Thursday, 30 May 2013

twenty-eight.

the Portrait of a Lady by Henry James (1881)

 "Most women did with themselves nothing at all; they waited, in attitudes more or less gracefully passive, for a man to come that way and furnish them with a destiny. Isabel's originality was that she gave one an impression of having intentions of her own. "Whenever she executes them," said Ralph, "may I be there to see!"

Isabel Archer is a young American who has been lucky to be picked by her wealthy English aunt to be her new project. Her aunt's plan is to bring her into society and find her an English man. When her uncle dies, he leaves her most of his fortune, so Isabel suddenly becomes a rich lady who is in charge of her own destiny. She quickly turns down two marriage proposals, but the third one, to an American artist living in Italy, she says yes to. The marriage surprises both her family, friends and her former suitors because they do not like her husband, Mr Osmond.

The characters surrounding Isabel is the strength of this book. You have Ralph, Isabel's cousin, who has a very ill health, but is enormously fond of Isabel. Henrietta Stackpole is Isabel's American friend, who comes over to Europe to be a journalist and is very modern. Madam Merle is a woman of the world who doesn't live anywhere, but spends her time visiting friends in all countries. Her two suitors, Caspar Goodwood and Lord Warburton are very decent men.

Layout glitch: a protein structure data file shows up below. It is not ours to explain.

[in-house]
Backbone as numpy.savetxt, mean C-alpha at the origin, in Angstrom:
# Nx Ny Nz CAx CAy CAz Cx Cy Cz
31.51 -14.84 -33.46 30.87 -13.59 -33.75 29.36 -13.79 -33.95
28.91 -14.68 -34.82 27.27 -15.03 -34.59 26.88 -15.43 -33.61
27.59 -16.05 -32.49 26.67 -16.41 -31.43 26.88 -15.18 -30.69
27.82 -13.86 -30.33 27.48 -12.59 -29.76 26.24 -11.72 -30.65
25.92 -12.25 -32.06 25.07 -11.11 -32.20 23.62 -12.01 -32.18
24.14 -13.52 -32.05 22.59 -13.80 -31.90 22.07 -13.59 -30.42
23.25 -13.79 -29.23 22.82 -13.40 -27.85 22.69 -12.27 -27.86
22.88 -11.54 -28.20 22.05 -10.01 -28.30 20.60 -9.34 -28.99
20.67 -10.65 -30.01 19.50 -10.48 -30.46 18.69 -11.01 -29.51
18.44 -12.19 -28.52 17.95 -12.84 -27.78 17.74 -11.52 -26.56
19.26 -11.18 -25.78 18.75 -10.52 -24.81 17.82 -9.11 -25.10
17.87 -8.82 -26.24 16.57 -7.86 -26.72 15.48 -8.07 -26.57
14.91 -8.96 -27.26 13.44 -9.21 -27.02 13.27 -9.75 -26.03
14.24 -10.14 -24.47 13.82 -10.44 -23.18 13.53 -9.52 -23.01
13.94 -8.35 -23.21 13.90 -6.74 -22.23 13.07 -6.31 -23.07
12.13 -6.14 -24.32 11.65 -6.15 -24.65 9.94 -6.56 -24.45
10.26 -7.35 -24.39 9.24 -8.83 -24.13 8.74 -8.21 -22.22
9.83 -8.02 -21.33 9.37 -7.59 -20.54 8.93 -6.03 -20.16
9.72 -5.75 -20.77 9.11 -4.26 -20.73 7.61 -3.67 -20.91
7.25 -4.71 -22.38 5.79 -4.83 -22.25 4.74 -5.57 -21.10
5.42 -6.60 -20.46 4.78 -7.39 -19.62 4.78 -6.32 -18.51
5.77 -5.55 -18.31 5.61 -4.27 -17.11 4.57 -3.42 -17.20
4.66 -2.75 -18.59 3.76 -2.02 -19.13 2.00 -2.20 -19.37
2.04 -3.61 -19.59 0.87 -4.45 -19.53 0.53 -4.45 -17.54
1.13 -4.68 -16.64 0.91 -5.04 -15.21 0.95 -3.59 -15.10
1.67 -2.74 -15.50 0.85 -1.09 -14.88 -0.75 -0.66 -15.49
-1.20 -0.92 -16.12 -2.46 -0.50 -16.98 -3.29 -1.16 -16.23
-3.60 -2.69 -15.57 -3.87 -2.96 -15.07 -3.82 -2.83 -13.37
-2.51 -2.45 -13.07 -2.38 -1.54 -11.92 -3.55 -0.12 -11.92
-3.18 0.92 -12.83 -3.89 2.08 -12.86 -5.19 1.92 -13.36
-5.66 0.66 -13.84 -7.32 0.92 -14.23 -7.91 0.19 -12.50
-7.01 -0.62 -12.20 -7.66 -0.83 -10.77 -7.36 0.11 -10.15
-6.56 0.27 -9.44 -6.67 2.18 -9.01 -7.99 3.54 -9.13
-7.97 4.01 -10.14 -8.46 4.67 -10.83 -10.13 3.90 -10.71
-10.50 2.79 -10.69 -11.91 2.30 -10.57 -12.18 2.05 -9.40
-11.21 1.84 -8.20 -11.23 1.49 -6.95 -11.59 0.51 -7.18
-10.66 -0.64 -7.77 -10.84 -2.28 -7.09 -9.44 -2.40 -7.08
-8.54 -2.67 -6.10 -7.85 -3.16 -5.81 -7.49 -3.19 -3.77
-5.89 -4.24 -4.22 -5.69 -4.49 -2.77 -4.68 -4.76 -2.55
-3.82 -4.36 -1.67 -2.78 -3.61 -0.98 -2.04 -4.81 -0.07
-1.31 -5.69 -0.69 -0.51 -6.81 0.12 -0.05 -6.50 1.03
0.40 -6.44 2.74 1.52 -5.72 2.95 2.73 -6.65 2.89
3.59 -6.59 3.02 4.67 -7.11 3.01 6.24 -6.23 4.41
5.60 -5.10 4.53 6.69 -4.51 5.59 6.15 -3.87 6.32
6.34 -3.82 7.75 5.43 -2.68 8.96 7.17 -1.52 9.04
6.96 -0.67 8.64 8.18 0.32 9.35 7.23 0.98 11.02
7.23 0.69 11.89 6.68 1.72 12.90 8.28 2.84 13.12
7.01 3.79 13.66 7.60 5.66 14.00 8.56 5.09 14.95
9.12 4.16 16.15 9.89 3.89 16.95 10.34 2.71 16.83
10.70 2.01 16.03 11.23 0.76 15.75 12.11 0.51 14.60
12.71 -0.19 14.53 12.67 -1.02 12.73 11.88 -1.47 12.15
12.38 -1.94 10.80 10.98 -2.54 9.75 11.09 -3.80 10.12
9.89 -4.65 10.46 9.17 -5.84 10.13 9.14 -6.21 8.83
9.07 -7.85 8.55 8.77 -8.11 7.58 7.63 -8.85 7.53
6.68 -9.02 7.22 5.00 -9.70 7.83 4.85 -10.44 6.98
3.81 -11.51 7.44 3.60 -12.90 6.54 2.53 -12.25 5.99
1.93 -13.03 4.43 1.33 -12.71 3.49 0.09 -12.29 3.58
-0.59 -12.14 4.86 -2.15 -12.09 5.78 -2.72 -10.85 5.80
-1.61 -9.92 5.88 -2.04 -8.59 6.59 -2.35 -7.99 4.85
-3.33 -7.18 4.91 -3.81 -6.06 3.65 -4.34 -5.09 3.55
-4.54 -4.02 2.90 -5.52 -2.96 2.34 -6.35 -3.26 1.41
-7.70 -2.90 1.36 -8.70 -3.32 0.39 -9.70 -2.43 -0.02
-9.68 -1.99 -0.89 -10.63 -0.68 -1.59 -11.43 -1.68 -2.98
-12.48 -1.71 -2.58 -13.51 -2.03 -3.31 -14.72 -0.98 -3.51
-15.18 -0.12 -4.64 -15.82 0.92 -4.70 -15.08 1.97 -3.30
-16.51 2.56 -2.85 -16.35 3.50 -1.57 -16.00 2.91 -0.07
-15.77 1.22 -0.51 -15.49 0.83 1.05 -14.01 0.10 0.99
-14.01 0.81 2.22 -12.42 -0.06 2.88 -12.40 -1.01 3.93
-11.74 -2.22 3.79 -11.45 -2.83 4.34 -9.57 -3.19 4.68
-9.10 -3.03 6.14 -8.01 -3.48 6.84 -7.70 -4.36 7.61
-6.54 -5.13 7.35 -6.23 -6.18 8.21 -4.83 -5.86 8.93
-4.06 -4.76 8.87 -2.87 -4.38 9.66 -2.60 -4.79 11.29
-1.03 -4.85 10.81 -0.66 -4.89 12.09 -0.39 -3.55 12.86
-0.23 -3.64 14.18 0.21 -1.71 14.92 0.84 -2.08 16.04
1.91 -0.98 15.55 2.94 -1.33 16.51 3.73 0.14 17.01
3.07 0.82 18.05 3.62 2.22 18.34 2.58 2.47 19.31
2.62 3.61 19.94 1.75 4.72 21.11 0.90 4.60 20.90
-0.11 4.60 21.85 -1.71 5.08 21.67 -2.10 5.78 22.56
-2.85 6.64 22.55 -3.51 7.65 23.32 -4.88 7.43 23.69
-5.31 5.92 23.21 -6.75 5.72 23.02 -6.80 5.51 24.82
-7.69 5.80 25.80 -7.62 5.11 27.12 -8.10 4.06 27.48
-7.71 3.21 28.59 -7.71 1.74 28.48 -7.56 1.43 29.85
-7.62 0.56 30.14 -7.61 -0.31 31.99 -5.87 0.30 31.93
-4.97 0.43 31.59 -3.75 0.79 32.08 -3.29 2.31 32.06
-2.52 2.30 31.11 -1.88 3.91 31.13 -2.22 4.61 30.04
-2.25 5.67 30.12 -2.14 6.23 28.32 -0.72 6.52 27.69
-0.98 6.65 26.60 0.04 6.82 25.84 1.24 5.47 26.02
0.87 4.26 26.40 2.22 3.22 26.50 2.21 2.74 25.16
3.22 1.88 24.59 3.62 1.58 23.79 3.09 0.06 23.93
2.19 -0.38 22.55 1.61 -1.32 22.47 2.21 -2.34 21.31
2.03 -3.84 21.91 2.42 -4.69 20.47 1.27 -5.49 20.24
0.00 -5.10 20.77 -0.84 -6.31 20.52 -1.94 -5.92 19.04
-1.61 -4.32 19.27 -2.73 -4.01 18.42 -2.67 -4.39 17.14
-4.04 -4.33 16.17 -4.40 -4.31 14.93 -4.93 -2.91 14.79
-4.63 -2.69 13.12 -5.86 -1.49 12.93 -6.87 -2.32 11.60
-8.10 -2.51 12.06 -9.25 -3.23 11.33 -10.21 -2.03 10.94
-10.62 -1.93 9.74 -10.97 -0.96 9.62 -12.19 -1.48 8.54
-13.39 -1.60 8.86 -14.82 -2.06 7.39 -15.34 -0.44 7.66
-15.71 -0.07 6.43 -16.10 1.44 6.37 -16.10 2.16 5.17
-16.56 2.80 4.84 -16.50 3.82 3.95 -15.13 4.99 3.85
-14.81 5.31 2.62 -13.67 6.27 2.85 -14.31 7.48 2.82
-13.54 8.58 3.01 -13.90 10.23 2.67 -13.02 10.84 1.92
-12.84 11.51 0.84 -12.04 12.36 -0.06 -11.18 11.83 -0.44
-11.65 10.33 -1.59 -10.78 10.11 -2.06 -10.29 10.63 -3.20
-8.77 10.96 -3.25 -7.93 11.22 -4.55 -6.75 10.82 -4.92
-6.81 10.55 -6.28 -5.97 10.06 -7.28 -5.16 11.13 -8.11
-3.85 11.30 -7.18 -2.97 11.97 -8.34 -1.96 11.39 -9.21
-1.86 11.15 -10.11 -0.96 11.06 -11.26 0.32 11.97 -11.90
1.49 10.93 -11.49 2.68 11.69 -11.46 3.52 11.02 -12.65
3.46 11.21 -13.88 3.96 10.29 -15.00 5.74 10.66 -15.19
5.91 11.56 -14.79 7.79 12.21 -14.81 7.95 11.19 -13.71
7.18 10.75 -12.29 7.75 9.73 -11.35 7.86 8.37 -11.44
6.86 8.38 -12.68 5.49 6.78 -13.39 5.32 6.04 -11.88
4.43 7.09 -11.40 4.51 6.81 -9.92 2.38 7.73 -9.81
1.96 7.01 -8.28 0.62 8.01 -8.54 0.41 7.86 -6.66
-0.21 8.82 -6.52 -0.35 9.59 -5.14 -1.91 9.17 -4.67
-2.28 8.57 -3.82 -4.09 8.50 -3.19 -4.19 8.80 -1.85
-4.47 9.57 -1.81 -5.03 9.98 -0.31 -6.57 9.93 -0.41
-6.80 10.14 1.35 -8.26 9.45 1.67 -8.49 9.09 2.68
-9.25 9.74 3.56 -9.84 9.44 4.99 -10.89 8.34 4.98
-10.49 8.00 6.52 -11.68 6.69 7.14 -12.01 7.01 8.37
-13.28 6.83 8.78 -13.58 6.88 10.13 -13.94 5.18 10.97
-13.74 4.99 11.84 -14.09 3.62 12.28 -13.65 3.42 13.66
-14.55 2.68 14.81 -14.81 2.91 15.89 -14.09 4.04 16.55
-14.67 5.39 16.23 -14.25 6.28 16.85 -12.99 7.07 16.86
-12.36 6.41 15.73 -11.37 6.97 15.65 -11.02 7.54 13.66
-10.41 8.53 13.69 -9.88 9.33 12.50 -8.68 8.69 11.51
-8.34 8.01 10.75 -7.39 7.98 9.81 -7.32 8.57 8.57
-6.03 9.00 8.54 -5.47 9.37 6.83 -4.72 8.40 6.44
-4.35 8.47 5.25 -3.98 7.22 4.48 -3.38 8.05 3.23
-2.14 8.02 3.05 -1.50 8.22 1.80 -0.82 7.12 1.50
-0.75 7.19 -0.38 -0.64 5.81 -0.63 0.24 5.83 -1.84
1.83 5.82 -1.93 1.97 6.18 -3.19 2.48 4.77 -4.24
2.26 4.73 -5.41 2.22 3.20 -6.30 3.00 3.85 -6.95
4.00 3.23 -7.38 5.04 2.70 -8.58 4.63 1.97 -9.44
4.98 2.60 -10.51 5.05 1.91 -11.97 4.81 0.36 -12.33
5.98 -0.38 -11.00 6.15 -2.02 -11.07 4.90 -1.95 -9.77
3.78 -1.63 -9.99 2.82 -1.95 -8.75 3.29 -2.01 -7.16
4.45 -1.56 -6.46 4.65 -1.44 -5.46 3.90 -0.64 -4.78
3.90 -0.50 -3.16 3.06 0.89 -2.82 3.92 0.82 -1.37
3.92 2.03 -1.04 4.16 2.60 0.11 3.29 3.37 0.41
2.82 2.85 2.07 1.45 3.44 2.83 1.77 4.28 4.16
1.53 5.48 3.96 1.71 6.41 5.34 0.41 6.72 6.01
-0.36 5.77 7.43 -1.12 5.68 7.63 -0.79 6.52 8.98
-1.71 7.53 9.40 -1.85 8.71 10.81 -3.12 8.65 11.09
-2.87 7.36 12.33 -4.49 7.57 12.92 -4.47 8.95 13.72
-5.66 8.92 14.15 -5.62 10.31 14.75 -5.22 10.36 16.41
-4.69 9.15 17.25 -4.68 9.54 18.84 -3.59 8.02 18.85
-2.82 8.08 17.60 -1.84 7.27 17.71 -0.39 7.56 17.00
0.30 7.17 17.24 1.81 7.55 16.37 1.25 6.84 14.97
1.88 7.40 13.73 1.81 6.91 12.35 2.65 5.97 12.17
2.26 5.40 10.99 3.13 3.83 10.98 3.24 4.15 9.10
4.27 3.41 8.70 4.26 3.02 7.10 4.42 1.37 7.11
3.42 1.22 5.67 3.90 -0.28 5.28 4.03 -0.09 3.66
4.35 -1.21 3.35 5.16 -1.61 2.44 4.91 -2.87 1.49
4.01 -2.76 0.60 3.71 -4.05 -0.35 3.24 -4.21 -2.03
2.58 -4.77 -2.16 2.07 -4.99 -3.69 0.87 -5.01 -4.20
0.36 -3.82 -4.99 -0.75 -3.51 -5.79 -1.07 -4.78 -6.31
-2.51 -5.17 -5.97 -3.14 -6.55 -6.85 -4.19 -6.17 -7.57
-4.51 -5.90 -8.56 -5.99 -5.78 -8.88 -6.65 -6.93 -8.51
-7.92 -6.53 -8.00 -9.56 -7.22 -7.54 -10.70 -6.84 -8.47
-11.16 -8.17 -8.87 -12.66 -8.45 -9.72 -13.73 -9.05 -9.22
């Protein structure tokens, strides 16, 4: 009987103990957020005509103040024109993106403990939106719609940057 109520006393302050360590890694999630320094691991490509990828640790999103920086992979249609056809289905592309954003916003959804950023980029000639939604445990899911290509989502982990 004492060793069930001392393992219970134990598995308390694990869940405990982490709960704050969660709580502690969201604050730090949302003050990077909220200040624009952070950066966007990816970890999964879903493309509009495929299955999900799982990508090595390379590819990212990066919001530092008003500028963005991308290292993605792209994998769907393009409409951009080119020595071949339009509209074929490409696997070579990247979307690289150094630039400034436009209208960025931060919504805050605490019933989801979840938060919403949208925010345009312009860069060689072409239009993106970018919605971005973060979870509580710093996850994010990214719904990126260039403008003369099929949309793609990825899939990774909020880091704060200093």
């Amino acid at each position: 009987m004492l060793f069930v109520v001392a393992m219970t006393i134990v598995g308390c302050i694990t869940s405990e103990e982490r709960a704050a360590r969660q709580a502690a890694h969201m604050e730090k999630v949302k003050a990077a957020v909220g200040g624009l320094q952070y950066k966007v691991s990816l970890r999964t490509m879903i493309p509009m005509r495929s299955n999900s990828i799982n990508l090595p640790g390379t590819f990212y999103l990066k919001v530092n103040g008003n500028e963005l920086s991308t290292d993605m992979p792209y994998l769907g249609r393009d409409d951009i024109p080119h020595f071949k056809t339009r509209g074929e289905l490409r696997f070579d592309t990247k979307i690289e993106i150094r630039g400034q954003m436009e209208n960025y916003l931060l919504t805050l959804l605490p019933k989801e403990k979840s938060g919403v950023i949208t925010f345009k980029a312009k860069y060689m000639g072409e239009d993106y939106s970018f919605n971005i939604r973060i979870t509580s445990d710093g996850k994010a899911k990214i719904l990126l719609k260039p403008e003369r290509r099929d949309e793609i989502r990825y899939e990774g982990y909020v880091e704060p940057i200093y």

Although the book is good, it is way too long and it seemed to never end. In the first part, you get to know the characters who observe Isabel, but you never get to know Isabel herself. In the second, Isabel is finally letting us now some of her feelings and thoughts. And here you start to understand that when Isabel sets her mind to something, she follows it through, even if it's bad for her and all her friends advise her to escape.

One thing which hit me is that all women, except Isabel, are living in very open marriages or are single. Her aunt spends only a couple of months in England with her husband, the rest is spent in Italy or travelling around. Henrietta is never going to get married, but have male companions. Countess Gemini is married, but dislikes her husband so much that she spends most of the time away from him.